Forget About Boeing's Earnings -- This Week, It's All About Sales

Boeing 737s are flying out the door -- and not just 737s... Image Source:Boeing.

Last week was a big week for Boeing -- and I'm not even talking about the earnings report.

On Wednesday, Boeing reported a comfortable earnings beat of $2.52 per share in "core" earnings, 18% better than it earned in last year's Q3. But perhaps the even better news for Boeing investors is that the company finally appears to have gotten its sales engine revving again -- so that it can keep those earnings beats coming.

The updateOne day after reporting earnings, Boeing released its regularly scheduled Thursday update on the most recent entries to its airplane "order book." Specifically, the aerospace giant announced that it will be building 20 new 737 single-aisle jets for Gulf carrier Oman Air.

This purchase promises to more than double the number of Boeing airplanes comprising Oman Air's fleet. According to S&P Capital IQ, Oman Air's fleet already includes 15 of Boeing's best-selling narrowbody, alongside seven Airbus airliners, three Embraer aircraft, and a pair of planes from French-Italian maker ATR. So if you add 20 new 737s into the mix, Oman Air will soon be three-quarters of the way toward becoming an all-Boeing carrier.

The "book"Oman wasn't Boeing's only sales news item last week, but before we discuss the other news of the week, let's pause and recap where Boeing's order book stands today. As of mid-October, Boeing has now taken in gross orders for the following new plane deliveries:

  • 378 single-aisle 737s
  • 54 widebody 777s
  • 52 Dreamliner 787s
  • 48 Boeing 767s
  • Four 747s

That's 536 gross plane orders for Boeing. Subtract 75 cancellations (including six reported just last week), and Boeing's net order tally for the year runs to 461 planes.

In other newsNow for the other big news of the week: Norway. The same day Boeing announced earnings, and two days before updating its order book, Boeing confirmed that it has finalized a deal to sell Norwegian a total of 19 787-9 Dreamliners, plus options to buy 10 more.

Not even counting the value of the optioned aircraft, Boeing notes that Norwegian's firm orders are worth $5 billion to it at list price. Not even counting the number of aircraft optioned, the order promises to double the size of Norwegian's Dreamliner fleet. The airline currently has eight 787-8s in operation, and has orders in place to lease 11 more 787-9s. And as Boeing points out, this latest order is the "largest single order for 787-9s" that it has ever received from a European airline.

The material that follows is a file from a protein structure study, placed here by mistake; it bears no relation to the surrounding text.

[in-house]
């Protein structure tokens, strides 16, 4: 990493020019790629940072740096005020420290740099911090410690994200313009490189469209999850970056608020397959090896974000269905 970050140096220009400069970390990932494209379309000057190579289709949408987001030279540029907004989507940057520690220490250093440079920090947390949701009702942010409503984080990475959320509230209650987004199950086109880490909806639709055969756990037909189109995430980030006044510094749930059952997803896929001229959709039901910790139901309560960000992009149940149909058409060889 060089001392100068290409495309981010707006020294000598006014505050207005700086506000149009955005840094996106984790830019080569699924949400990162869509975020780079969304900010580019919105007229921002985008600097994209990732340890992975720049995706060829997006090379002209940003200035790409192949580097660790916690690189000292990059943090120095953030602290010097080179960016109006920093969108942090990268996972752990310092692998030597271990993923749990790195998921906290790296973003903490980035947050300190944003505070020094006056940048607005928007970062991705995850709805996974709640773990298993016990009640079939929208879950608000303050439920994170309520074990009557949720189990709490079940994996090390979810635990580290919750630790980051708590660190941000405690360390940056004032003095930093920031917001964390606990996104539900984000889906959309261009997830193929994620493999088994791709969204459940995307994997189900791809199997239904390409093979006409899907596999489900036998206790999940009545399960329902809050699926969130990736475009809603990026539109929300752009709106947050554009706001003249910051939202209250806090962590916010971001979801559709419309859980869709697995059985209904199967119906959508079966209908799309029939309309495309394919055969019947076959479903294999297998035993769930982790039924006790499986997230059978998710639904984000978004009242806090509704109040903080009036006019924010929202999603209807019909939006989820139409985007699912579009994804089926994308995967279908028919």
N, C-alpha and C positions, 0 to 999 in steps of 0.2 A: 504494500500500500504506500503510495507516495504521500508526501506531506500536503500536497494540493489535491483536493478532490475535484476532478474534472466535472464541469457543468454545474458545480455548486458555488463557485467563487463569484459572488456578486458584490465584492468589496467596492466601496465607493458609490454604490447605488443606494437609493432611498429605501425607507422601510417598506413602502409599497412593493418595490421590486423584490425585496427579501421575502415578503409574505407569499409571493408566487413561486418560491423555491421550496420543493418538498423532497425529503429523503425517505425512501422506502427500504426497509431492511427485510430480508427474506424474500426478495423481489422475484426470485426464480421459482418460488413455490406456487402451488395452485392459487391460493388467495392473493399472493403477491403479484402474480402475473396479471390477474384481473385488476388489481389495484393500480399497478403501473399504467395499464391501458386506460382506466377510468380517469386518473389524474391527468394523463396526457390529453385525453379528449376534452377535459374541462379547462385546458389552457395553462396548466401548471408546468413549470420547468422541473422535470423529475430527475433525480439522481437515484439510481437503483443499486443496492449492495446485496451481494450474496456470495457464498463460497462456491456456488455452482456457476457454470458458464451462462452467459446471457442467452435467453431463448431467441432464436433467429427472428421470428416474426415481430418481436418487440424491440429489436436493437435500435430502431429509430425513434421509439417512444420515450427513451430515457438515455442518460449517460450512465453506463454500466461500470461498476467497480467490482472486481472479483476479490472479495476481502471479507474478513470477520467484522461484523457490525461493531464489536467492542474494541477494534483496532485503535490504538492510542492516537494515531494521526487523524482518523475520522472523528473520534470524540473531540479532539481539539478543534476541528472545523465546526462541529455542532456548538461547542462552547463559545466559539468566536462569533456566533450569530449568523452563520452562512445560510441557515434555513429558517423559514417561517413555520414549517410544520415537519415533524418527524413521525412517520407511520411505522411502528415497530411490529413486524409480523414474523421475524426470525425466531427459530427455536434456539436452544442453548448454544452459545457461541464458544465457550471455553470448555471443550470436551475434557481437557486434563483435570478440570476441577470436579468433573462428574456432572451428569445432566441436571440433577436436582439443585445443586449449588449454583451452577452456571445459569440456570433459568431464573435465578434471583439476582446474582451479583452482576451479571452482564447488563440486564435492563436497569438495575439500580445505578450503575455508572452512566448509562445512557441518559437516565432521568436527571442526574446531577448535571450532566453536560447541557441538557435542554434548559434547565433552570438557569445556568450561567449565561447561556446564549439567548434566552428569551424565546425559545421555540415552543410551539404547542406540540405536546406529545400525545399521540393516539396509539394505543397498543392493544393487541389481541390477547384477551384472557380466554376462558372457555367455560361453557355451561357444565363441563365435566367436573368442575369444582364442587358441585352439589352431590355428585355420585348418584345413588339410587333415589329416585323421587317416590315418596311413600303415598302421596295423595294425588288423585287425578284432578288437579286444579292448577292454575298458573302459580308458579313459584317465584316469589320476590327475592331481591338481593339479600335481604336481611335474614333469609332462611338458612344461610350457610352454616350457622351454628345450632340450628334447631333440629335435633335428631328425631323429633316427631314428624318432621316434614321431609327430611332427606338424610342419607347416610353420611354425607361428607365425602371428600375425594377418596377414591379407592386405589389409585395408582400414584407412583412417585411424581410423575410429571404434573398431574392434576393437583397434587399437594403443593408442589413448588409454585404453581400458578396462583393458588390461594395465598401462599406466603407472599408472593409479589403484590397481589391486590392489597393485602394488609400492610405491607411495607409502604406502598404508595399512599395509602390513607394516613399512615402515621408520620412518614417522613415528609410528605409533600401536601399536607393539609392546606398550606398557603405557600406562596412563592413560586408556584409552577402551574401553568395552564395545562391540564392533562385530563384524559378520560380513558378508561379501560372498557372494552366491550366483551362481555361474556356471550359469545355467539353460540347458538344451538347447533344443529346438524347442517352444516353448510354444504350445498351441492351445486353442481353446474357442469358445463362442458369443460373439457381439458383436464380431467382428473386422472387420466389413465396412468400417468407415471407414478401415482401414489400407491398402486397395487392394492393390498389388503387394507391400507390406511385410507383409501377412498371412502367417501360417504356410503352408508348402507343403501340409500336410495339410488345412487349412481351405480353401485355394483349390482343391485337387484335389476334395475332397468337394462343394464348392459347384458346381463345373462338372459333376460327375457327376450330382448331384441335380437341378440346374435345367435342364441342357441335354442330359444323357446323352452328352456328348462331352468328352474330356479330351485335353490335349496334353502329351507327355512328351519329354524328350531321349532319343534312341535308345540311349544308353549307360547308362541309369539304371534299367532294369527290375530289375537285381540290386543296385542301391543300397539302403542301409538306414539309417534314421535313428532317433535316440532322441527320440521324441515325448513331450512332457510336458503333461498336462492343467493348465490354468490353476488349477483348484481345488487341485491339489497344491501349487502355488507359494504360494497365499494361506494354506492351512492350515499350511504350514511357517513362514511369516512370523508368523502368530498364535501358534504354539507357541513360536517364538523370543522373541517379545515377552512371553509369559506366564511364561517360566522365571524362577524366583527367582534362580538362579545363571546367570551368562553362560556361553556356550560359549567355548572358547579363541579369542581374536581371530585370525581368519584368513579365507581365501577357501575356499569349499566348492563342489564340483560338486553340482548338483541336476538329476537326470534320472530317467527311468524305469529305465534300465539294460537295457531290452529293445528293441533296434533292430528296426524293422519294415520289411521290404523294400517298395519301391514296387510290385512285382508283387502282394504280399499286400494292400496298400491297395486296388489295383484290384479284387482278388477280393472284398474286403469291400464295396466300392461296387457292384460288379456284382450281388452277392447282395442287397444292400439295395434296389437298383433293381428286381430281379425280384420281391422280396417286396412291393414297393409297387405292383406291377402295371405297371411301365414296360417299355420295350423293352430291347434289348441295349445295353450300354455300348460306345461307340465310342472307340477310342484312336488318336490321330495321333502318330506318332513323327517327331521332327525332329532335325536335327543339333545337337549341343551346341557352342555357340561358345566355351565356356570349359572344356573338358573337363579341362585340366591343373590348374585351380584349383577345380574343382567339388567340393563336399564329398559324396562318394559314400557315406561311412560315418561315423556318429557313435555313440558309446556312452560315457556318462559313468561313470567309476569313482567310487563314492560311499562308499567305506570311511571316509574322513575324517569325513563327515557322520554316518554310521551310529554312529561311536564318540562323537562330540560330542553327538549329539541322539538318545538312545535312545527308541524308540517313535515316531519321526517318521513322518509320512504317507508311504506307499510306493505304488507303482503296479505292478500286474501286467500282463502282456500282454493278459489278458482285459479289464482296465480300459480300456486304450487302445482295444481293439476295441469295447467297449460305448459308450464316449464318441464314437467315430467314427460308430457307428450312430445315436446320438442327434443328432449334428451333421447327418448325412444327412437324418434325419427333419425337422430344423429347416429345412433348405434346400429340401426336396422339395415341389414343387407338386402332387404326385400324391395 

What's next?For whatever reason, Boeing's Norwegian order seems not quite to have made it under the wire in time to be added to the company's official order book for last week. But it could well pop up in the next update, due out this Thursday. And then, roughly one week after that, we should get a glimpse at how Airbus is faring, when that airplane manufacturer reports its monthly update on plane orders received in October.

The upshot for investors: Despite the strong sales reports over the past few days, I won't say that Boeing's a "lock" to tie Airbus' strong performance so far this year. But all of a sudden, after a couple of months in which Boeing's sales machine had seemingly stalled, and orders were hard to come by -- it's at least starting to look like a horse race again. And Boeing shares, selling for almost equal to sales, are starting to look just a bit more interesting.

The article Forget About Boeing's Earnings -- This Week, It's All About Sales originally appeared on

Rich Smithdoes not own shares of, nor is he short, any company named above. You can find him onMotley Fool CAPS, publicly pontificating under the handleTMFDitty, where he's currently ranked No. 280 out of more than 75,000 rated members.The Motley Fool has no position in any of the stocks mentioned. Try any of our Foolish newsletter services free for 30 days. We Fools may not all hold the same opinions, but we all believe that considering a diverse range of insights makes us better investors. The Motley Fool has a disclosure policy.

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